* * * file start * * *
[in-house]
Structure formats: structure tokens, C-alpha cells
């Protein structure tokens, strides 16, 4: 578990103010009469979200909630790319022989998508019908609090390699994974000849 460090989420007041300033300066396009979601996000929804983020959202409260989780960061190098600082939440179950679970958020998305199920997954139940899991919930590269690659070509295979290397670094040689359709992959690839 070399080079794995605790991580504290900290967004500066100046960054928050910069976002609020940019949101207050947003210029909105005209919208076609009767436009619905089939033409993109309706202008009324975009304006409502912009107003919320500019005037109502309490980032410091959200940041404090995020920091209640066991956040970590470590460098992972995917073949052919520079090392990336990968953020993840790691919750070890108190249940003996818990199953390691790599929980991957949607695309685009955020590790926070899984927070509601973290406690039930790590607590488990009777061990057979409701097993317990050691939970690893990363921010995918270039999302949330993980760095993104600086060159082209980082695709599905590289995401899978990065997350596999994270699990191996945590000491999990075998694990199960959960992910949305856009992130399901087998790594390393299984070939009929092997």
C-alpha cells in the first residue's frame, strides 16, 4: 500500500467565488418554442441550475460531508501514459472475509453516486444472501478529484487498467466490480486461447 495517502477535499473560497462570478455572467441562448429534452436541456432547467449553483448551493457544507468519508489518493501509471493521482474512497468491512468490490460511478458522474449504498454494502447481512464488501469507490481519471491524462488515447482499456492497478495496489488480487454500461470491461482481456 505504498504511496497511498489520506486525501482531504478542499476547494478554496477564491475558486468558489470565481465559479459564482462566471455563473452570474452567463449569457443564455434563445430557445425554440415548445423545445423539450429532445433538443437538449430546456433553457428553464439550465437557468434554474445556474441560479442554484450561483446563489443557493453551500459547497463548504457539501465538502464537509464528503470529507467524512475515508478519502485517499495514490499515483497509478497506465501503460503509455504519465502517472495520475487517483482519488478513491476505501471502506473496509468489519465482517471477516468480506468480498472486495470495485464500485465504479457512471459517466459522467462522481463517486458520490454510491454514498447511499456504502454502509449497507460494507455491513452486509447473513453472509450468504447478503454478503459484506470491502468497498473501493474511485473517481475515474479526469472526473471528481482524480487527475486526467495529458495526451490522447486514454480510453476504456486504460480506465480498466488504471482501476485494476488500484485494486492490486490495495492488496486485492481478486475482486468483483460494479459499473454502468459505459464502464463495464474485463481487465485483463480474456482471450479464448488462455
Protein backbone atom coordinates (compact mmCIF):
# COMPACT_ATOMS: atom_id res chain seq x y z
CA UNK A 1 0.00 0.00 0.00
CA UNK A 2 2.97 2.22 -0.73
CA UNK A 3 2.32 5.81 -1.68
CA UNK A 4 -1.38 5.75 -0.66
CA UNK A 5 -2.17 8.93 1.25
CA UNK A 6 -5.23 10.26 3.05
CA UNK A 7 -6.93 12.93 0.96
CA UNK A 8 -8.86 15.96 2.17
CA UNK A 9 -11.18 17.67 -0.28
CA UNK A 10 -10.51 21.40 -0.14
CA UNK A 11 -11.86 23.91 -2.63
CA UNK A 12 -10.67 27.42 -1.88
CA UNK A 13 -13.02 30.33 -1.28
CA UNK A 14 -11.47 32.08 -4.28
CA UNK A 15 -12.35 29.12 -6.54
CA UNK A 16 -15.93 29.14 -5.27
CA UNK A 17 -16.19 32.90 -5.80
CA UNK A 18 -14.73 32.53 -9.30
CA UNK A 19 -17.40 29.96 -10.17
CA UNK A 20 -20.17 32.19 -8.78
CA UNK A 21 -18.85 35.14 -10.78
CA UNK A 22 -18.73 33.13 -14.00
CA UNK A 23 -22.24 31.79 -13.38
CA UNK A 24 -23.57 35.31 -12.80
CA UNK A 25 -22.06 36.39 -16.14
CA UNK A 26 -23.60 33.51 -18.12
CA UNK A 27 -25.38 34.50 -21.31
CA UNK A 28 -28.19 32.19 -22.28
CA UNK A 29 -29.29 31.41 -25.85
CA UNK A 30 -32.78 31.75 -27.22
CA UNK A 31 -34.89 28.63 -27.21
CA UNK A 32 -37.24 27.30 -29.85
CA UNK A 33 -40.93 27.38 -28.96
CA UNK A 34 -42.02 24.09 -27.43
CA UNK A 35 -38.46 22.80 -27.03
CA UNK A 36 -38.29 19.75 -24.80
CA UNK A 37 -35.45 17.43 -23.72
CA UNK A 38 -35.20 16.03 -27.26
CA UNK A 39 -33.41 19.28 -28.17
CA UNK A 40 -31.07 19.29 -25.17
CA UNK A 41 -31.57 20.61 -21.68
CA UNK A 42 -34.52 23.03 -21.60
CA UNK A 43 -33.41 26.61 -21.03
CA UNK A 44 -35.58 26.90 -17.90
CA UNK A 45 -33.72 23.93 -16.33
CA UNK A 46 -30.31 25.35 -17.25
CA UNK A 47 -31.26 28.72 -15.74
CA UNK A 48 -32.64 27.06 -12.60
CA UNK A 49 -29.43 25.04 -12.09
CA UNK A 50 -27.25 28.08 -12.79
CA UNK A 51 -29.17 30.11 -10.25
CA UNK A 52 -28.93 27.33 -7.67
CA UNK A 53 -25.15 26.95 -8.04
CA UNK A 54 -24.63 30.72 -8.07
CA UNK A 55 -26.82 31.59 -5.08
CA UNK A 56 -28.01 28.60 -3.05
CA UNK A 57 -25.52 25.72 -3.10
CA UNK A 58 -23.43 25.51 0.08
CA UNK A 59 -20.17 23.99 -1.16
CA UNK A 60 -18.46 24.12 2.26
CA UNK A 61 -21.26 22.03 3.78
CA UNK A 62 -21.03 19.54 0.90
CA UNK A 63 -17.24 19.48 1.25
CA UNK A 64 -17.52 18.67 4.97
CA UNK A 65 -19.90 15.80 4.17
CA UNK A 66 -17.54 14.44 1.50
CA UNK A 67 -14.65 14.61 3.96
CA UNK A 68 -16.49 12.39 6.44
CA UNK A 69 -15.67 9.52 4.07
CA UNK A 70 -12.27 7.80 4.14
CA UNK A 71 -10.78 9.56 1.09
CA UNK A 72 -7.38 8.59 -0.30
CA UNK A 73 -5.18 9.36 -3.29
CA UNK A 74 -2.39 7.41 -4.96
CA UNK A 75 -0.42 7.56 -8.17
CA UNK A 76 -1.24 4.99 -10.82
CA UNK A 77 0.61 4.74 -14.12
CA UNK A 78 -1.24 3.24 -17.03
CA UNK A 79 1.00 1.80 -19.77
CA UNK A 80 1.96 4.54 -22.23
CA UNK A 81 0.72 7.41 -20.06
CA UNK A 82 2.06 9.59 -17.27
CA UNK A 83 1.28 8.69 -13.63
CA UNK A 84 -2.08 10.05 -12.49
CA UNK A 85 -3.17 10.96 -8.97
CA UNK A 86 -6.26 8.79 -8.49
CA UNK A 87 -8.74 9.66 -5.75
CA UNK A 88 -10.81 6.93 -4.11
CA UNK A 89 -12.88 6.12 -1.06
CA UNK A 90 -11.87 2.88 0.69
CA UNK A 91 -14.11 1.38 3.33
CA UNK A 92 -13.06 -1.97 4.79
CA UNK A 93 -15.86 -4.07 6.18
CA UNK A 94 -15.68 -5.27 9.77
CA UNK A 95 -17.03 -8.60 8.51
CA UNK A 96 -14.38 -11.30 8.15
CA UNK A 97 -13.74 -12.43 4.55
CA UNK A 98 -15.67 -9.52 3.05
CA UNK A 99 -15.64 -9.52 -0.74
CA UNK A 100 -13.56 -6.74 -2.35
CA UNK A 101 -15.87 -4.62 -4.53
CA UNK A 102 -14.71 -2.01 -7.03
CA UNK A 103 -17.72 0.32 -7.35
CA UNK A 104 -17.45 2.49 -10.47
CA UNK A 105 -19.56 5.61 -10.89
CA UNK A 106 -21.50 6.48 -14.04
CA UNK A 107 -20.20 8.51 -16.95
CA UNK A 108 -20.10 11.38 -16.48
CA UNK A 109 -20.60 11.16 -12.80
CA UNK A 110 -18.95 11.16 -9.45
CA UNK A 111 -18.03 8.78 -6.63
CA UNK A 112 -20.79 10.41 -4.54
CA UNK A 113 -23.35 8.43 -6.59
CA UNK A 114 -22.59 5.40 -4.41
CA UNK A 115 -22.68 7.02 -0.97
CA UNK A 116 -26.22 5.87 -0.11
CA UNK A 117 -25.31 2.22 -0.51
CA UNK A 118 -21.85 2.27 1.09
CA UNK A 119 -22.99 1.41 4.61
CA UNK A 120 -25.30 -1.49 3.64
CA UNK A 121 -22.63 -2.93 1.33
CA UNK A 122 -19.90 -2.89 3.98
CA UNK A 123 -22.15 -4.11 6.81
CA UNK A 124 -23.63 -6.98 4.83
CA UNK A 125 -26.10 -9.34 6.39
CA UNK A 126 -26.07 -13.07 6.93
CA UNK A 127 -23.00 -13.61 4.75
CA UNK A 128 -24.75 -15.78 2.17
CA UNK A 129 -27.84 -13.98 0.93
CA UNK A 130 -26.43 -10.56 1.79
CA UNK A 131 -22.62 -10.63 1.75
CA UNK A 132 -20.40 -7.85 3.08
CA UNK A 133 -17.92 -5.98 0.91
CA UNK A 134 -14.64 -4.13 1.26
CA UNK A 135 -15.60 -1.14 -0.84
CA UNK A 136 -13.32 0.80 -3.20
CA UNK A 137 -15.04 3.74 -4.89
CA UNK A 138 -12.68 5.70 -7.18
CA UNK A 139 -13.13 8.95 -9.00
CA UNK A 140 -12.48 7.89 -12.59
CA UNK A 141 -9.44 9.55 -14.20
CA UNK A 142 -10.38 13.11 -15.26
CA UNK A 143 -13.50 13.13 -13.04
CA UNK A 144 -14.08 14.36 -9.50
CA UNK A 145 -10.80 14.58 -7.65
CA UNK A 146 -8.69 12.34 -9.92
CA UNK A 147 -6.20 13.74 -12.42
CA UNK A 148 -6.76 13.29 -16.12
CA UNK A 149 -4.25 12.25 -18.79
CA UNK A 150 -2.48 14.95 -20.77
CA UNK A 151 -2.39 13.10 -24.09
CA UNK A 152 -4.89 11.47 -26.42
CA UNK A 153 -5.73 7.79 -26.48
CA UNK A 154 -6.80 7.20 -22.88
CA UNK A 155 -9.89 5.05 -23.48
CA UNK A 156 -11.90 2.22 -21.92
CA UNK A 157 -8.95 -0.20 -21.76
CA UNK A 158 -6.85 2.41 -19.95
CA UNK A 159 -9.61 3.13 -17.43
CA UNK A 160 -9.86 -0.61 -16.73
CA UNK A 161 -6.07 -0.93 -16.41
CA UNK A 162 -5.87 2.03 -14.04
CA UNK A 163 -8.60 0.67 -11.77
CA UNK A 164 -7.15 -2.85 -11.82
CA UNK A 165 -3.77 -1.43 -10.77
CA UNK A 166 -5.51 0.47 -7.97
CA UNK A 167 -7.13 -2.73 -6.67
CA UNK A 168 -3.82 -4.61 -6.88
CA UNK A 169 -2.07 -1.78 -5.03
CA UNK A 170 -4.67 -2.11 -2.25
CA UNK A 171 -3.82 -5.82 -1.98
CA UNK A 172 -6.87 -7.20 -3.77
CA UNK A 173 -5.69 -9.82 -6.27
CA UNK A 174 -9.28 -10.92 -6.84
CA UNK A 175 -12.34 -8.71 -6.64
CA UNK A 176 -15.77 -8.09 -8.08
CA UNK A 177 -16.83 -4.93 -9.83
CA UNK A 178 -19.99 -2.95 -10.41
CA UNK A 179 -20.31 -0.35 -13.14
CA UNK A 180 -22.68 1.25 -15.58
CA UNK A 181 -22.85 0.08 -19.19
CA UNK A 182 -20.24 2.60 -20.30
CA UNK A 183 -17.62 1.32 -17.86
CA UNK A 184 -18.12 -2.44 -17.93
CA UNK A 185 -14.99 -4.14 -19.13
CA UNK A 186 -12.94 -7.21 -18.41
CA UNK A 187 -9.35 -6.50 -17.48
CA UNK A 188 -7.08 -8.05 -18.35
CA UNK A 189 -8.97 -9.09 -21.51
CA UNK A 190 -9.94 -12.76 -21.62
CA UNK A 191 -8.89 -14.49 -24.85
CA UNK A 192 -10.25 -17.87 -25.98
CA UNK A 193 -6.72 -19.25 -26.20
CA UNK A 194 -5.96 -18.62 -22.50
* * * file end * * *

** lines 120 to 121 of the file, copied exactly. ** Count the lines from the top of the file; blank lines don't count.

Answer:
CA UNK A 114 -22.59 5.40 -4.41
CA UNK A 115 -22.68 7.02 -0.97